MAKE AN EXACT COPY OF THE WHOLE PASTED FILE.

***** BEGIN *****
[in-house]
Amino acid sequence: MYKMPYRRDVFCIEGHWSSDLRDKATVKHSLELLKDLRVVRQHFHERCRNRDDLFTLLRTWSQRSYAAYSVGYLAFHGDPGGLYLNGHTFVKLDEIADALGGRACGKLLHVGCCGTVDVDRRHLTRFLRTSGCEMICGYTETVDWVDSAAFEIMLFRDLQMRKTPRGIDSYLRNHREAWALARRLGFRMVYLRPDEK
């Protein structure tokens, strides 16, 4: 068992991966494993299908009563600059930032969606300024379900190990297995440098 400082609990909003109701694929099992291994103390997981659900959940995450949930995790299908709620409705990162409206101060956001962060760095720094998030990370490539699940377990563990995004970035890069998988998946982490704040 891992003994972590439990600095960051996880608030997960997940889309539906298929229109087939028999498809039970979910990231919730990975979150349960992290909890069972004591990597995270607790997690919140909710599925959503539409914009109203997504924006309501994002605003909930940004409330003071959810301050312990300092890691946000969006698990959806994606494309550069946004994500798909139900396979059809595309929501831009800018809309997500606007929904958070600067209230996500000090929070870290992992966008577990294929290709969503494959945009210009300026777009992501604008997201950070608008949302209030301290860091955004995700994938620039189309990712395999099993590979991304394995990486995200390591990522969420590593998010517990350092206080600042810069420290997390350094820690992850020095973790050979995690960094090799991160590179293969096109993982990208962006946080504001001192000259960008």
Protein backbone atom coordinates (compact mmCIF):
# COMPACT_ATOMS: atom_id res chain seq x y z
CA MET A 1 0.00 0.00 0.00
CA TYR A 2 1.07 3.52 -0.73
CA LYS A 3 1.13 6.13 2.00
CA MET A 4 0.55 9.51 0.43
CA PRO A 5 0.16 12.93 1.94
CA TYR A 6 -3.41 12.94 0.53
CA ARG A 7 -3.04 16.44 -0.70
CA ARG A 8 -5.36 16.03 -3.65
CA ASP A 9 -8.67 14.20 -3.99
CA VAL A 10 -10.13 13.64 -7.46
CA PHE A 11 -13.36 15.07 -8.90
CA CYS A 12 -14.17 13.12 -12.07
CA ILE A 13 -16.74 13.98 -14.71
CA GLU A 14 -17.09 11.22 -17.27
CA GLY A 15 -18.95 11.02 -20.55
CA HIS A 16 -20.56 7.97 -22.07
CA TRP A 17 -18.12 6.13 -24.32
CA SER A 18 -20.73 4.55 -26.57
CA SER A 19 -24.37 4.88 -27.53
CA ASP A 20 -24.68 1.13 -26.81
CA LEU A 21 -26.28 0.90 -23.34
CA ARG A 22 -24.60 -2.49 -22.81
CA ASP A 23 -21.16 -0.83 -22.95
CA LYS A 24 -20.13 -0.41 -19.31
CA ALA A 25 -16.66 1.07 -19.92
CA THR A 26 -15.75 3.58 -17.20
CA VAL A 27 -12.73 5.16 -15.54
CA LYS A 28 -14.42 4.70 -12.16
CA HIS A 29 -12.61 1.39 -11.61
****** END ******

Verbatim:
[in-house]
Amino acid sequence: MYKMPYRRDVFCIEGHWSSDLRDKATVKHSLELLKDLRVVRQHFHERCRNRDDLFTLLRTWSQRSYAAYSVGYLAFHGDPGGLYLNGHTFVKLDEIADALGGRACGKLLHVGCCGTVDVDRRHLTRFLRTSGCEMICGYTETVDWVDSAAFEIMLFRDLQMRKTPRGIDSYLRNHREAWALARRLGFRMVYLRPDEK
């Protein structure tokens, strides 16, 4: 068992991966494993299908009563600059930032969606300024379900190990297995440098 400082609990909003109701694929099992291994103390997981659900959940995450949930995790299908709620409705990162409206101060956001962060760095720094998030990370490539699940377990563990995004970035890069998988998946982490704040 891992003994972590439990600095960051996880608030997960997940889309539906298929229109087939028999498809039970979910990231919730990975979150349960992290909890069972004591990597995270607790997690919140909710599925959503539409914009109203997504924006309501994002605003909930940004409330003071959810301050312990300092890691946000969006698990959806994606494309550069946004994500798909139900396979059809595309929501831009800018809309997500606007929904958070600067209230996500000090929070870290992992966008577990294929290709969503494959945009210009300026777009992501604008997201950070608008949302209030301290860091955004995700994938620039189309990712395999099993590979991304394995990486995200390591990522969420590593998010517990350092206080600042810069420290997390350094820690992850020095973790050979995690960094090799991160590179293969096109993982990208962006946080504001001192000259960008």
Protein backbone atom coordinates (compact mmCIF):
# COMPACT_ATOMS: atom_id res chain seq x y z
CA MET A 1 0.00 0.00 0.00
CA TYR A 2 1.07 3.52 -0.73
CA LYS A 3 1.13 6.13 2.00
CA MET A 4 0.55 9.51 0.43
CA PRO A 5 0.16 12.93 1.94
CA TYR A 6 -3.41 12.94 0.53
CA ARG A 7 -3.04 16.44 -0.70
CA ARG A 8 -5.36 16.03 -3.65
CA ASP A 9 -8.67 14.20 -3.99
CA VAL A 10 -10.13 13.64 -7.46
CA PHE A 11 -13.36 15.07 -8.90
CA CYS A 12 -14.17 13.12 -12.07
CA ILE A 13 -16.74 13.98 -14.71
CA GLU A 14 -17.09 11.22 -17.27
CA GLY A 15 -18.95 11.02 -20.55
CA HIS A 16 -20.56 7.97 -22.07
CA TRP A 17 -18.12 6.13 -24.32
CA SER A 18 -20.73 4.55 -26.57
CA SER A 19 -24.37 4.88 -27.53
CA ASP A 20 -24.68 1.13 -26.81
CA LEU A 21 -26.28 0.90 -23.34
CA ARG A 22 -24.60 -2.49 -22.81
CA ASP A 23 -21.16 -0.83 -22.95
CA LYS A 24 -20.13 -0.41 -19.31
CA ALA A 25 -16.66 1.07 -19.92
CA THR A 26 -15.75 3.58 -17.20
CA VAL A 27 -12.73 5.16 -15.54
CA LYS A 28 -14.42 4.70 -12.16
CA HIS A 29 -12.61 1.39 -11.61